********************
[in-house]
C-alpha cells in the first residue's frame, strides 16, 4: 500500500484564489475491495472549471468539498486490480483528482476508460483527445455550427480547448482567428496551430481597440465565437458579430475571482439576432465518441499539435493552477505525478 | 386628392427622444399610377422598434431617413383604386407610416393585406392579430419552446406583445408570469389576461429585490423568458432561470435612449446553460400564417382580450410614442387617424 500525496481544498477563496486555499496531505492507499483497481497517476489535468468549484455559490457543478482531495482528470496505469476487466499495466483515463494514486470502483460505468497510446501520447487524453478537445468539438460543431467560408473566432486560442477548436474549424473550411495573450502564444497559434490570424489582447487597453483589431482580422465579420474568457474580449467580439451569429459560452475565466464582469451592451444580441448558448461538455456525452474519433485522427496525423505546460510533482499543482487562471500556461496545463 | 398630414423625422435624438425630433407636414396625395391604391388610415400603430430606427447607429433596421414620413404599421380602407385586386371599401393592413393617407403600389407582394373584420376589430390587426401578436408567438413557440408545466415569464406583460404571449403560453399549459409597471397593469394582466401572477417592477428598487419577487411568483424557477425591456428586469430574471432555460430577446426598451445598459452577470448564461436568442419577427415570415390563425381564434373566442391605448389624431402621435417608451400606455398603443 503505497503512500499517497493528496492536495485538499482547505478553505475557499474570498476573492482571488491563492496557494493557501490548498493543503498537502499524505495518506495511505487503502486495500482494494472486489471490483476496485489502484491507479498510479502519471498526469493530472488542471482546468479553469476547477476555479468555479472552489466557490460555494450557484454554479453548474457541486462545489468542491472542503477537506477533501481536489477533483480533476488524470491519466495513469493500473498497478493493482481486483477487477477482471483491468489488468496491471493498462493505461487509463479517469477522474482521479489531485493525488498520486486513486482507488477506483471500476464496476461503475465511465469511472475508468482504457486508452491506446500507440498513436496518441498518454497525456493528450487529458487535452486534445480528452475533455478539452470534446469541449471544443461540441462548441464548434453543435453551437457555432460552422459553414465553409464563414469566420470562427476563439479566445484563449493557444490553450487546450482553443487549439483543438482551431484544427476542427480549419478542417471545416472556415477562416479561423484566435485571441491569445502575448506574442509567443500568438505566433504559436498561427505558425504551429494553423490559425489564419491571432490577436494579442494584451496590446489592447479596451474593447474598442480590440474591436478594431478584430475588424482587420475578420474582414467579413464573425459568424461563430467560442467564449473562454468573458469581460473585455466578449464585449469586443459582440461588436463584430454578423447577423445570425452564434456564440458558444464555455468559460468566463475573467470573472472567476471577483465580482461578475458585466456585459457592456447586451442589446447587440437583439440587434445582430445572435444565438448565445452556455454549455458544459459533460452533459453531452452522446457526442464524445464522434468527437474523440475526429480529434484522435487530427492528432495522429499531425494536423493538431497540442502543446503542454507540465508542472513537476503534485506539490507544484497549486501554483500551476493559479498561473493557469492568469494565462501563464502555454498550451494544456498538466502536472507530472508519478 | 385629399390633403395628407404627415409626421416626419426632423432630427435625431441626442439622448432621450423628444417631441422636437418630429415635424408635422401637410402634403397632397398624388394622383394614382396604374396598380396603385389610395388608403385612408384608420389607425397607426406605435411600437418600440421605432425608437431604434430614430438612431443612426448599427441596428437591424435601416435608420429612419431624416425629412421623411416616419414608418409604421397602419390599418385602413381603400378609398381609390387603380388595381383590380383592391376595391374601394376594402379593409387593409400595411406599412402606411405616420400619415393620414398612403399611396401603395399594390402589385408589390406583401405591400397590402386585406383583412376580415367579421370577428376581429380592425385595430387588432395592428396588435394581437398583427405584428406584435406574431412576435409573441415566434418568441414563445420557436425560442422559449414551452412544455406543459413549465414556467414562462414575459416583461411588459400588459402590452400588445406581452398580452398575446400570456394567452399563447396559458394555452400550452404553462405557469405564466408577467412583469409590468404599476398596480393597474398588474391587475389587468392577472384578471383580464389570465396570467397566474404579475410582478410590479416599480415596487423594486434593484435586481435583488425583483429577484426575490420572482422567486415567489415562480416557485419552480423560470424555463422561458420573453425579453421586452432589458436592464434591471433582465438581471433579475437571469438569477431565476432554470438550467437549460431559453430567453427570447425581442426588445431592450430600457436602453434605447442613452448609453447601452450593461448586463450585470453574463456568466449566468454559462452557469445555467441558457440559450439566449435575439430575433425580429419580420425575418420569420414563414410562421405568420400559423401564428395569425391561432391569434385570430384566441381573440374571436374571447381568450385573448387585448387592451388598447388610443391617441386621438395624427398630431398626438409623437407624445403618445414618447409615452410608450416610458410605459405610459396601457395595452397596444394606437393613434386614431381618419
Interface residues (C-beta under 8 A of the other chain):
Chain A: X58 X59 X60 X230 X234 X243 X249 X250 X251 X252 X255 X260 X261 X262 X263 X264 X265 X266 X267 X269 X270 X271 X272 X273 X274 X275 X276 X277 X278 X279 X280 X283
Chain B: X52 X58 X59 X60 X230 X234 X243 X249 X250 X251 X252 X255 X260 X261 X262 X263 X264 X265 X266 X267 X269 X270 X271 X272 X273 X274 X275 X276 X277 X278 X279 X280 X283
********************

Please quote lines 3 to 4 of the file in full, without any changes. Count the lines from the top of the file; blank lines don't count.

Interface residues (C-beta under 8 A of the other chain):
Chain A: X58 X59 X60 X230 X234 X243 X249 X250 X251 X252 X255 X260 X261 X262 X263 X264 X265 X266 X267 X269 X270 X271 X272 X273 X274 X275 X276 X277 X278 X279 X280 X283